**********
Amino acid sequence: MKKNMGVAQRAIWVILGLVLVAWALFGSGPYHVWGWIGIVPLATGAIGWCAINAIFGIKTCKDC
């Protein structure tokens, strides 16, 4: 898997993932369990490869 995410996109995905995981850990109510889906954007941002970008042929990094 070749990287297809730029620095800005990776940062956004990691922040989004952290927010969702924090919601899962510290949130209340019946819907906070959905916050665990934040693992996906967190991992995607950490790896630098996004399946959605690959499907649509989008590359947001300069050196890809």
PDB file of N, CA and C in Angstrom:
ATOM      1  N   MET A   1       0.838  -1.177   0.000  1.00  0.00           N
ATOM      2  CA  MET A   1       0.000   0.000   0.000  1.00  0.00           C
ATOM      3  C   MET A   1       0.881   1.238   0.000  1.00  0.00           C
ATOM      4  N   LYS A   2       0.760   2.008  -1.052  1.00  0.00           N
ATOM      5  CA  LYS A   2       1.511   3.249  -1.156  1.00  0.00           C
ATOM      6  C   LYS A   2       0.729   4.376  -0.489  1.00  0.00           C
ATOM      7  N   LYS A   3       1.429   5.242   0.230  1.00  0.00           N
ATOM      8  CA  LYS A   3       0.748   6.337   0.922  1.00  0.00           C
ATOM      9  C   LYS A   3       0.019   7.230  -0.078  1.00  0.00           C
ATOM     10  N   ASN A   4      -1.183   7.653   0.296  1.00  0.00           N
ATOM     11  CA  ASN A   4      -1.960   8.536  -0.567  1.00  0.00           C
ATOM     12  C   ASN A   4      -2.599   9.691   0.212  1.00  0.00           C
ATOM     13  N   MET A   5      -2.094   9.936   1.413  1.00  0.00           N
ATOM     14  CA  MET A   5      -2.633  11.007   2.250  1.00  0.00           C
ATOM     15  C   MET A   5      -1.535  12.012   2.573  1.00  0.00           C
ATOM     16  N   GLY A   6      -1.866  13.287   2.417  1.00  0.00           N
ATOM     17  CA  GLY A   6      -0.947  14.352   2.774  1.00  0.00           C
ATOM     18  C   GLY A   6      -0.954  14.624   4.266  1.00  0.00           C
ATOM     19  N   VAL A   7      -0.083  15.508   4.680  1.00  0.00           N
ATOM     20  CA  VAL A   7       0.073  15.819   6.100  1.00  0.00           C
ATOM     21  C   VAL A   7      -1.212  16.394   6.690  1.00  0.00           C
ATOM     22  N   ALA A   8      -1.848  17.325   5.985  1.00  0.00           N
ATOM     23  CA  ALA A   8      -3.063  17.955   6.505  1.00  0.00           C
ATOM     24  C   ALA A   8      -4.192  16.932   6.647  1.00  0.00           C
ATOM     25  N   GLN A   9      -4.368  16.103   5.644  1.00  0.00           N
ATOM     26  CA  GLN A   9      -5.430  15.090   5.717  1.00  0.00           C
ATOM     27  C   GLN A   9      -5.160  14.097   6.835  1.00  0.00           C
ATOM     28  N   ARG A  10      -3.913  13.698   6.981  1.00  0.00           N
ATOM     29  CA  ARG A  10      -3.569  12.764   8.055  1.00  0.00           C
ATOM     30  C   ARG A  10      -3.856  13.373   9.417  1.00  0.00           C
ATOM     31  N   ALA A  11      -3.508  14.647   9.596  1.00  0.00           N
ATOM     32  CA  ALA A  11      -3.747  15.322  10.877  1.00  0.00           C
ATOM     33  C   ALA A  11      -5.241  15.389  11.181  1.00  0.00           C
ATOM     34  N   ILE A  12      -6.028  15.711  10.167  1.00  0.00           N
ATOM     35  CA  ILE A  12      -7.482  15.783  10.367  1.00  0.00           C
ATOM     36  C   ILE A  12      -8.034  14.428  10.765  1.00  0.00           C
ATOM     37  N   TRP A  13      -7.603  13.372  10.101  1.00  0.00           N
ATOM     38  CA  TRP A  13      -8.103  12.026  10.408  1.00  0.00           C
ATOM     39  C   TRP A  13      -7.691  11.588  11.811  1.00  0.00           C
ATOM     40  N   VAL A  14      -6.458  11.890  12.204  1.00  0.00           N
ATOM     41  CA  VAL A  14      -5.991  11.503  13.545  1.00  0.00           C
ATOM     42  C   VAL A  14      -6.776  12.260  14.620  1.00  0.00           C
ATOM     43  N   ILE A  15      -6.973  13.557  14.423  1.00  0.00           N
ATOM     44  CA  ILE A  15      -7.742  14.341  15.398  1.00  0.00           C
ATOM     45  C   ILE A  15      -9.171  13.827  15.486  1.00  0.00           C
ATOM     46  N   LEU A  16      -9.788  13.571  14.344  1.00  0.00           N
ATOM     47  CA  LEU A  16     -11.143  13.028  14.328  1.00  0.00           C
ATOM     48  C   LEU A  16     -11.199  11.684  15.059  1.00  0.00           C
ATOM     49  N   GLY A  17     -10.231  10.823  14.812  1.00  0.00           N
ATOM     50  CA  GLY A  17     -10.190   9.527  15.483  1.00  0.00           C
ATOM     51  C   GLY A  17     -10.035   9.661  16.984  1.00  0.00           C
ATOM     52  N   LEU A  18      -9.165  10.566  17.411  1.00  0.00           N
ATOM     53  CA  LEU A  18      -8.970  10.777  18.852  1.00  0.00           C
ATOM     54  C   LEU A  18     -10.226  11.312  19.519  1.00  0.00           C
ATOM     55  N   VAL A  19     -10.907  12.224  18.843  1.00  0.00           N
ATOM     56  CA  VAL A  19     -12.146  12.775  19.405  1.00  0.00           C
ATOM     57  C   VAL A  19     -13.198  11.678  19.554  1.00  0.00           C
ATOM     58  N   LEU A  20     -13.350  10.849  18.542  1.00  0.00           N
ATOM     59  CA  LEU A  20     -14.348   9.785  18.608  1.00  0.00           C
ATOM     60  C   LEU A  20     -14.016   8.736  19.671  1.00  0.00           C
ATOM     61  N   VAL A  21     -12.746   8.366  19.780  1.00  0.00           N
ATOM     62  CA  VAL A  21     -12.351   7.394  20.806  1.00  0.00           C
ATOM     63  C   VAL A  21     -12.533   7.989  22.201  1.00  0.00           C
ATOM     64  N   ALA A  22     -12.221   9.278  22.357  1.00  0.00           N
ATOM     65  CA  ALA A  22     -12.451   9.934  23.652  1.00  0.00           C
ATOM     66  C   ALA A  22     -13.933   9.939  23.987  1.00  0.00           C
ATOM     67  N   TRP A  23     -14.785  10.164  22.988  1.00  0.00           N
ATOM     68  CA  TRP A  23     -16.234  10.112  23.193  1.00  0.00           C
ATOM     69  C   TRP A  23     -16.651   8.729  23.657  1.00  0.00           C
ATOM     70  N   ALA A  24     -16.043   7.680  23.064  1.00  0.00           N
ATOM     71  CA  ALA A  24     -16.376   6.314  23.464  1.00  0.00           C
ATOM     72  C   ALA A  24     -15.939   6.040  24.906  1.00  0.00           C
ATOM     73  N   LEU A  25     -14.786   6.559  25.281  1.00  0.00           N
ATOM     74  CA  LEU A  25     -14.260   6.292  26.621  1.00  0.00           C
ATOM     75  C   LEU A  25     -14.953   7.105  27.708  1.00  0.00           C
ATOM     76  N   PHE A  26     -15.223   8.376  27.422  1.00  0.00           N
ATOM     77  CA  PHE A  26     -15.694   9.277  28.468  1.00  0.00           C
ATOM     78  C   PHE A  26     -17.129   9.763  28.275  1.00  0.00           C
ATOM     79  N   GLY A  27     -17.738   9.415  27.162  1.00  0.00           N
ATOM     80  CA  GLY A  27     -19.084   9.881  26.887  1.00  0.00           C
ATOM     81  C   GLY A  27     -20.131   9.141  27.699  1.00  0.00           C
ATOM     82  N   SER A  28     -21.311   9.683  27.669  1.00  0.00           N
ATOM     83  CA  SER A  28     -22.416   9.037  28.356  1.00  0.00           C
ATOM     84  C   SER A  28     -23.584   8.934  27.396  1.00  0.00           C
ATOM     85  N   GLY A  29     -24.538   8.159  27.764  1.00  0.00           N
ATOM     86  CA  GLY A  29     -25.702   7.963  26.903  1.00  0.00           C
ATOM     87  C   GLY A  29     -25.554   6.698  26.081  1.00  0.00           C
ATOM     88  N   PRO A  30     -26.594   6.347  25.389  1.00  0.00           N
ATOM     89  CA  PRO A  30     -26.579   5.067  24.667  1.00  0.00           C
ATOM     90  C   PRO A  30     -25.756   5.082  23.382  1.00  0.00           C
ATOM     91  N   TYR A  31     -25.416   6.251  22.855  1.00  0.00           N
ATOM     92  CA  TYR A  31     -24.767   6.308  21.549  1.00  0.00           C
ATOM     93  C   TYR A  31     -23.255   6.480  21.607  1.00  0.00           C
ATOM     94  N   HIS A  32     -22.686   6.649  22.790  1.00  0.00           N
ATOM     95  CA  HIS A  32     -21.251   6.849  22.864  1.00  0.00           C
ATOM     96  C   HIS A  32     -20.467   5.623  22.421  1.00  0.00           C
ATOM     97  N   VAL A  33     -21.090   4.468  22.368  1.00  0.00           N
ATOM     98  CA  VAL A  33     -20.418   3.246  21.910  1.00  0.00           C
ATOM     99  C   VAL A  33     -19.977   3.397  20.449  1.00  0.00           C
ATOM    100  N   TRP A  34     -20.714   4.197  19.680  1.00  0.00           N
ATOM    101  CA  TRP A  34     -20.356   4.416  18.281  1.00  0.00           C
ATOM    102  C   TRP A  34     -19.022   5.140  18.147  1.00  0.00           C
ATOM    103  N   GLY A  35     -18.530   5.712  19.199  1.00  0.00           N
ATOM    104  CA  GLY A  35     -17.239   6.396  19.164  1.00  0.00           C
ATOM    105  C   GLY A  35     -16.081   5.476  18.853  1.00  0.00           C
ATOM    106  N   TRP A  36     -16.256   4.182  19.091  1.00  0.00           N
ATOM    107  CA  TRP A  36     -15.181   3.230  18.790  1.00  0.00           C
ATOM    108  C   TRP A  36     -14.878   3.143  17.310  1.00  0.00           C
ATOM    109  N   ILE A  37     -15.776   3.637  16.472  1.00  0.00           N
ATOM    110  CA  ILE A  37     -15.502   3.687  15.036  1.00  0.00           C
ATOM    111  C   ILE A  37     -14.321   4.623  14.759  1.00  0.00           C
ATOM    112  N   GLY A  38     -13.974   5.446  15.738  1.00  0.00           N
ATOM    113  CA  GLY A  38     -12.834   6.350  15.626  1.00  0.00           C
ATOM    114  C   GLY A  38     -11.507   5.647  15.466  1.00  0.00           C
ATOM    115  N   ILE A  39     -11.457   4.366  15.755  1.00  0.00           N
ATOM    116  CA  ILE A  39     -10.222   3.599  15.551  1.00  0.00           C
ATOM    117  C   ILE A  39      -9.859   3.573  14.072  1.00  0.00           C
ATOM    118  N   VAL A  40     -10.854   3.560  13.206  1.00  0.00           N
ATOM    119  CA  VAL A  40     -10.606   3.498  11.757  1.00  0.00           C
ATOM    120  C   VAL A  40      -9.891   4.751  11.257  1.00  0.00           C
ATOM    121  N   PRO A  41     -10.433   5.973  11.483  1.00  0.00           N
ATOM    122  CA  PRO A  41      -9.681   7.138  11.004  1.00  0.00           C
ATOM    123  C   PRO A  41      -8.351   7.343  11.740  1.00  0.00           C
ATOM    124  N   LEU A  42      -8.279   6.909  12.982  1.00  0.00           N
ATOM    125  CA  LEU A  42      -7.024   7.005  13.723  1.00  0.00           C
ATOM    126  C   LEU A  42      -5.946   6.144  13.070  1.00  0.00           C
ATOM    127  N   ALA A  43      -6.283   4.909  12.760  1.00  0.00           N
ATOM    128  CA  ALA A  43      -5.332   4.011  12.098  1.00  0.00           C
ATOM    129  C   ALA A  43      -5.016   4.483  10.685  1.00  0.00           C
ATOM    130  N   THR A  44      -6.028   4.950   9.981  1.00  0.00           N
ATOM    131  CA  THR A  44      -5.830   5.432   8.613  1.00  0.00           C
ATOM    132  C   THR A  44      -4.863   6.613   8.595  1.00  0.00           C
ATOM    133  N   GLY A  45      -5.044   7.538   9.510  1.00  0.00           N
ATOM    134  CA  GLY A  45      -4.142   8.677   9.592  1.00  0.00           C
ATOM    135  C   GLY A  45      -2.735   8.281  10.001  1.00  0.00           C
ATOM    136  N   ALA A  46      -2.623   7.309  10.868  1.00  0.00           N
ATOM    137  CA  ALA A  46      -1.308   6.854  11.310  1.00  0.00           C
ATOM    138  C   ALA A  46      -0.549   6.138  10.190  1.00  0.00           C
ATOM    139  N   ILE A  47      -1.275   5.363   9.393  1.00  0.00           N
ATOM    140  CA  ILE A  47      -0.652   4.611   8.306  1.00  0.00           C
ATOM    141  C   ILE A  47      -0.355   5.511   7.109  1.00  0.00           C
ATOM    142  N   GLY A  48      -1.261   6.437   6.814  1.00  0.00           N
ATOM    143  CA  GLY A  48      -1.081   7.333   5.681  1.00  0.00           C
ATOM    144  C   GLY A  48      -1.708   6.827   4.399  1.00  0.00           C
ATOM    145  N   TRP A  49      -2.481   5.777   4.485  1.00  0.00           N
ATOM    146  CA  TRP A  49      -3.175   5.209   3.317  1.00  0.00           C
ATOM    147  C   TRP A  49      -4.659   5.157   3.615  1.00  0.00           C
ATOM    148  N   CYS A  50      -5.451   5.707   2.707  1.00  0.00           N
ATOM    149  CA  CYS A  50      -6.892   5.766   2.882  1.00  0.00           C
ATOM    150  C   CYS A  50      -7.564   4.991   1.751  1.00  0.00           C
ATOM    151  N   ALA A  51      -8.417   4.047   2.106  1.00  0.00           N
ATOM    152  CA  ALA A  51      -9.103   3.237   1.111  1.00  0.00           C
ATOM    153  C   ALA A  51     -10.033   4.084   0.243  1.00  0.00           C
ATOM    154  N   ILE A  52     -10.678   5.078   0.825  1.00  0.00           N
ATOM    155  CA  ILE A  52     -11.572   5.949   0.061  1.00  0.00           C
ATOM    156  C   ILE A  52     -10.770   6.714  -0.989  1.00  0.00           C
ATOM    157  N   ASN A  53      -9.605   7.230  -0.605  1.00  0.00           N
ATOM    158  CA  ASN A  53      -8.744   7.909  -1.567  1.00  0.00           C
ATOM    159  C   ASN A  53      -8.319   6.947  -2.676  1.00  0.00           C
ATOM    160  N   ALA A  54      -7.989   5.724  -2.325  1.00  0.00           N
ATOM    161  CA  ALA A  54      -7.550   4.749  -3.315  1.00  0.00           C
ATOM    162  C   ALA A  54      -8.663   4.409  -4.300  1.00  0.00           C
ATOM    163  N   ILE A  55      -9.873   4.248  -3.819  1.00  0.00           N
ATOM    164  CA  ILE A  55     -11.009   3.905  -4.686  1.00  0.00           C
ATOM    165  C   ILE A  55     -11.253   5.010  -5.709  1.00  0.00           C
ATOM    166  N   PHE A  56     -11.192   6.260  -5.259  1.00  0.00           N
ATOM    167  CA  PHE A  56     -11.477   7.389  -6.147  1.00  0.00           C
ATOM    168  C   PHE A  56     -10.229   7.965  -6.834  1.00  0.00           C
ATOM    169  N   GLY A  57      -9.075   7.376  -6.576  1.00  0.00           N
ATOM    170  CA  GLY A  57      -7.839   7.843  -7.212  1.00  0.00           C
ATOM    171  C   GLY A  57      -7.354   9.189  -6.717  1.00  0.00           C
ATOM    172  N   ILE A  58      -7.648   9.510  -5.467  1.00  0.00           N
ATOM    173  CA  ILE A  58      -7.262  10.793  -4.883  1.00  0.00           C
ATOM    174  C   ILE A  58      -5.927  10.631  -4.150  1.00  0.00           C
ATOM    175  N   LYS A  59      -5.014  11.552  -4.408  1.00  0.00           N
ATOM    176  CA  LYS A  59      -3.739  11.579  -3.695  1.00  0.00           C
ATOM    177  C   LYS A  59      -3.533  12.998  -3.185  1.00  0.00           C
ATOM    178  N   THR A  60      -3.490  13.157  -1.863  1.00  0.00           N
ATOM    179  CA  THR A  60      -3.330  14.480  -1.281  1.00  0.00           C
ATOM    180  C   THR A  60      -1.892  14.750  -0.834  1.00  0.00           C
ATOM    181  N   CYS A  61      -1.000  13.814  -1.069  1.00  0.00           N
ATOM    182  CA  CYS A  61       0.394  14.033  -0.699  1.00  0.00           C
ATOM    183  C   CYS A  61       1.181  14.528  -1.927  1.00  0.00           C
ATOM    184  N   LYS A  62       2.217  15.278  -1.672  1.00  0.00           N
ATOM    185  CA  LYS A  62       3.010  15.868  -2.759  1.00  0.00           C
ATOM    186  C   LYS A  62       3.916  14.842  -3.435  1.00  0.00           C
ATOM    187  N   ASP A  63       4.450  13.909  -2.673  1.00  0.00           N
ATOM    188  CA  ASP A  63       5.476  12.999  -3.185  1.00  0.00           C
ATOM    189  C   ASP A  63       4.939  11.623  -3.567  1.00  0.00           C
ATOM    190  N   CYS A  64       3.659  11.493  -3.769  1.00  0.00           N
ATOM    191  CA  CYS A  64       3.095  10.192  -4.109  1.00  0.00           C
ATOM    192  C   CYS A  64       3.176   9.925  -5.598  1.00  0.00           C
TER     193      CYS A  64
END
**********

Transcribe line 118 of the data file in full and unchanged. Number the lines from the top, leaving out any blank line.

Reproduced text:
ATOM    115  N   ILE A  39     -11.457   4.366  15.755  1.00  0.00           N